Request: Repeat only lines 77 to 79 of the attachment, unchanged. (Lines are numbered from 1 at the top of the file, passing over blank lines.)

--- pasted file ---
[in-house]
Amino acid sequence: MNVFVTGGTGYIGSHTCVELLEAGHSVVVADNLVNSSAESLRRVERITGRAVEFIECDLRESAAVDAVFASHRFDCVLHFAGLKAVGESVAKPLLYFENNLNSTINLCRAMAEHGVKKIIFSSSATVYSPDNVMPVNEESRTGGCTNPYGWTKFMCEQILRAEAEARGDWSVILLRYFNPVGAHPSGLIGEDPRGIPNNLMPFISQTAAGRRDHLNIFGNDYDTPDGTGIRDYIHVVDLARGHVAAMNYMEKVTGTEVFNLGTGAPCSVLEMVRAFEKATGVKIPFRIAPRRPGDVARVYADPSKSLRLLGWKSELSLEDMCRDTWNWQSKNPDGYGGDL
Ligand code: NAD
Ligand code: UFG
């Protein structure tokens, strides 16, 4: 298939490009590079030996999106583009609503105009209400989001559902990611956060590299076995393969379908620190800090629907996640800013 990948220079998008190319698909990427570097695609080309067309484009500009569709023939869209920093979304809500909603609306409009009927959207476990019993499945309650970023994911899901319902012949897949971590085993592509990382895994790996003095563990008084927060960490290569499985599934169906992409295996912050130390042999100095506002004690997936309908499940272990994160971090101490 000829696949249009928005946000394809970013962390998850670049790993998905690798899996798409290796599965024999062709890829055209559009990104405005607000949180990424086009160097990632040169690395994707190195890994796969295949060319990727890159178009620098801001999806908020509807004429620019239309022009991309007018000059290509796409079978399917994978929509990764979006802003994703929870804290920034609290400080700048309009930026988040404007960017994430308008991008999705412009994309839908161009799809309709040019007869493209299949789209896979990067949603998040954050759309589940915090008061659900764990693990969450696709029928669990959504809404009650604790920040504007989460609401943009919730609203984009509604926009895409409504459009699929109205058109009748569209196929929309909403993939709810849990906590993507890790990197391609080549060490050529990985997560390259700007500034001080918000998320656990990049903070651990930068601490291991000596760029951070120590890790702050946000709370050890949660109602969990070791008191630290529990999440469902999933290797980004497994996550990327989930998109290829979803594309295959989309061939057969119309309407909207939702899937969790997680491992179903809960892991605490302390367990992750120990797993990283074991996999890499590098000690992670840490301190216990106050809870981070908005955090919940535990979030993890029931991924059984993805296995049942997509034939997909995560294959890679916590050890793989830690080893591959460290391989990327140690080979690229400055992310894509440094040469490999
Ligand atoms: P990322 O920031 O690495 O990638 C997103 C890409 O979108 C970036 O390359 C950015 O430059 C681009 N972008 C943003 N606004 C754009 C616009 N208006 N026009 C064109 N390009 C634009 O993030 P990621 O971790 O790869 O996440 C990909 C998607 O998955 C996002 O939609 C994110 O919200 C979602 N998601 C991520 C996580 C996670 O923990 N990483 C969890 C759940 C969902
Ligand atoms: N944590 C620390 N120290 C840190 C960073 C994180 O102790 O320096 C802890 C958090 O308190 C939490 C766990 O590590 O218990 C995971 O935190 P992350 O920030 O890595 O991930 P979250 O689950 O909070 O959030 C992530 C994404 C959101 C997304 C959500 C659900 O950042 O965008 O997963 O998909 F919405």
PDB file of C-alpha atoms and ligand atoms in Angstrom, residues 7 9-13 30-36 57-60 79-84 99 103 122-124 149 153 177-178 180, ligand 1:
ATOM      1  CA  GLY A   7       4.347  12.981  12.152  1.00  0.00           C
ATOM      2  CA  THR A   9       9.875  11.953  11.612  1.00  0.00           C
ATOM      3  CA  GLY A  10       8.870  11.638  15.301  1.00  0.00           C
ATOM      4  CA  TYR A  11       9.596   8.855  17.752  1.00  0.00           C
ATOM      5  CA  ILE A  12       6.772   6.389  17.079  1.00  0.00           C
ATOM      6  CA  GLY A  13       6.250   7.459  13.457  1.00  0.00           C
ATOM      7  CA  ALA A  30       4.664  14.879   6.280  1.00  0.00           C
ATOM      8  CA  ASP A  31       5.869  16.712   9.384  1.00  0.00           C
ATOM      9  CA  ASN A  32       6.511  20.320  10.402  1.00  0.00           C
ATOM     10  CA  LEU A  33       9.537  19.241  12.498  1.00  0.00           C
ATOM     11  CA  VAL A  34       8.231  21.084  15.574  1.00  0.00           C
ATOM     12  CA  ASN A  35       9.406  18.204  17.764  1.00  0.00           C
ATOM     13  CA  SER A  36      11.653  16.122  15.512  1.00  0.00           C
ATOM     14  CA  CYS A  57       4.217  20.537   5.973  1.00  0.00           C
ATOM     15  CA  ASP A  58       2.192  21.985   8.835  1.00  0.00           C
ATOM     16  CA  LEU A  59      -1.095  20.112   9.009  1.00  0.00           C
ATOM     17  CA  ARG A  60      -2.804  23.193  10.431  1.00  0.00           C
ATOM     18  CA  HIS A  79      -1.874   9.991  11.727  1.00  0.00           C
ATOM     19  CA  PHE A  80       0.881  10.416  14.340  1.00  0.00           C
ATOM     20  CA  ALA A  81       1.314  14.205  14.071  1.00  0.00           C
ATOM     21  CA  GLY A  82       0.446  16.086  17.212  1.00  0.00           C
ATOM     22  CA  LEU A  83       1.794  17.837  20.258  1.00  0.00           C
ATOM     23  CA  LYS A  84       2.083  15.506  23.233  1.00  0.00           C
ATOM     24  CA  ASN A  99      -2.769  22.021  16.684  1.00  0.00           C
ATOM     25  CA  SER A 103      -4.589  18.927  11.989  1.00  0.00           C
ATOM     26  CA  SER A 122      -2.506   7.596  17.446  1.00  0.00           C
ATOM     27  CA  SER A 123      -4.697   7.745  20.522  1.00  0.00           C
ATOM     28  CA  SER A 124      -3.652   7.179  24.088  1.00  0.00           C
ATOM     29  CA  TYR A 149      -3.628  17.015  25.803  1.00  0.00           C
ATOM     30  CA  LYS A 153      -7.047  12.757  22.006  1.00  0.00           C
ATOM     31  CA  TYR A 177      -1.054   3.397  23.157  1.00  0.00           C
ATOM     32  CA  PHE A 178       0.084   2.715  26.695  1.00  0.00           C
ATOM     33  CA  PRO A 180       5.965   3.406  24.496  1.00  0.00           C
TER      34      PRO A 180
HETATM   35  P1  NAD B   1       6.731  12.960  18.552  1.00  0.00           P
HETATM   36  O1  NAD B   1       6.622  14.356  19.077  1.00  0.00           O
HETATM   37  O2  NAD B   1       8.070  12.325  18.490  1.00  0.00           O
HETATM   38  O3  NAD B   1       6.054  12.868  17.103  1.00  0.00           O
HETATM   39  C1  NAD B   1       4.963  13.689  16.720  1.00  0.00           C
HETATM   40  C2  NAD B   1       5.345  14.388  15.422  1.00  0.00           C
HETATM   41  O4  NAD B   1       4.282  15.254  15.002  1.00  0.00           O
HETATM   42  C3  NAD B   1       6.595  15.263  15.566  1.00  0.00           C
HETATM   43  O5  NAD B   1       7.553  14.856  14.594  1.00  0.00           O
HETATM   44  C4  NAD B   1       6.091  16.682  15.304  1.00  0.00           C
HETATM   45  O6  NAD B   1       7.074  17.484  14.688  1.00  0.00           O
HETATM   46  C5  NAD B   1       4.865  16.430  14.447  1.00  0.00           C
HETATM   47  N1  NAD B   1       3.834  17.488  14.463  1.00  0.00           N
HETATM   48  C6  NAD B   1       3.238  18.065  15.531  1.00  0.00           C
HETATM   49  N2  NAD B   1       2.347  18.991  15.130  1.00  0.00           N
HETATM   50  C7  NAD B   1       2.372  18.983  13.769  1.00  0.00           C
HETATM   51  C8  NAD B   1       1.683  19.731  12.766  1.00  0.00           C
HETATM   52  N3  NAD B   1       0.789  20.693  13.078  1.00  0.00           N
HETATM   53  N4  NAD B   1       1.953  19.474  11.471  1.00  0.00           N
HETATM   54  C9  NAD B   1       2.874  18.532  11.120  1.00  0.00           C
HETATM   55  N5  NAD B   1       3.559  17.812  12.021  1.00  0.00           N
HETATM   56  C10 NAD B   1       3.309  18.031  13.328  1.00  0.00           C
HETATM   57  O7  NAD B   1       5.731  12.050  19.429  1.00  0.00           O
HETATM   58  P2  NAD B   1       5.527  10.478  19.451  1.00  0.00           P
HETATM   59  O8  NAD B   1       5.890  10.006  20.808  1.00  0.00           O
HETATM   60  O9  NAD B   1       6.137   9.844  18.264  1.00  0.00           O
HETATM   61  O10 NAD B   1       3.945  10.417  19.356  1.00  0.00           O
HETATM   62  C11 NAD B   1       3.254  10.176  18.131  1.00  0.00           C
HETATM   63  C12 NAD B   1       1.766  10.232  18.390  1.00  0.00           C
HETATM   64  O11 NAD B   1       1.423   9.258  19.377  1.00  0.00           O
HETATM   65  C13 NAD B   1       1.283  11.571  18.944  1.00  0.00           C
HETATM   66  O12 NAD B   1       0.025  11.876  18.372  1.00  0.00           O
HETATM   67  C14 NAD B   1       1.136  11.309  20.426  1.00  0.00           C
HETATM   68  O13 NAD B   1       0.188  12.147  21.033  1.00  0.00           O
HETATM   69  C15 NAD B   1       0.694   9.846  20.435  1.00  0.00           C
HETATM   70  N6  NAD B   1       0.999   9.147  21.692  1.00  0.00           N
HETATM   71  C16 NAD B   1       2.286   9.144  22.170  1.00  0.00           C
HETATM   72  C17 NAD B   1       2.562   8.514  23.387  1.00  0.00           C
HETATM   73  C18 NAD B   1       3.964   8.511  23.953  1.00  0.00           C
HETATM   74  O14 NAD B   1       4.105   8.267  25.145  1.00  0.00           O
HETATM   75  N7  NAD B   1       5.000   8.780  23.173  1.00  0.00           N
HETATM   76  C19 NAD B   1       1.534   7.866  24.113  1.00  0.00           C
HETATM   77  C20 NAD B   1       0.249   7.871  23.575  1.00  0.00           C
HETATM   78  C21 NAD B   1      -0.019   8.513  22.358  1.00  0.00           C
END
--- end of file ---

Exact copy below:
HETATM   69  C15 NAD B   1       0.694   9.846  20.435  1.00  0.00           C
HETATM   70  N6  NAD B   1       0.999   9.147  21.692  1.00  0.00           N
HETATM   71  C16 NAD B   1       2.286   9.144  22.170  1.00  0.00           C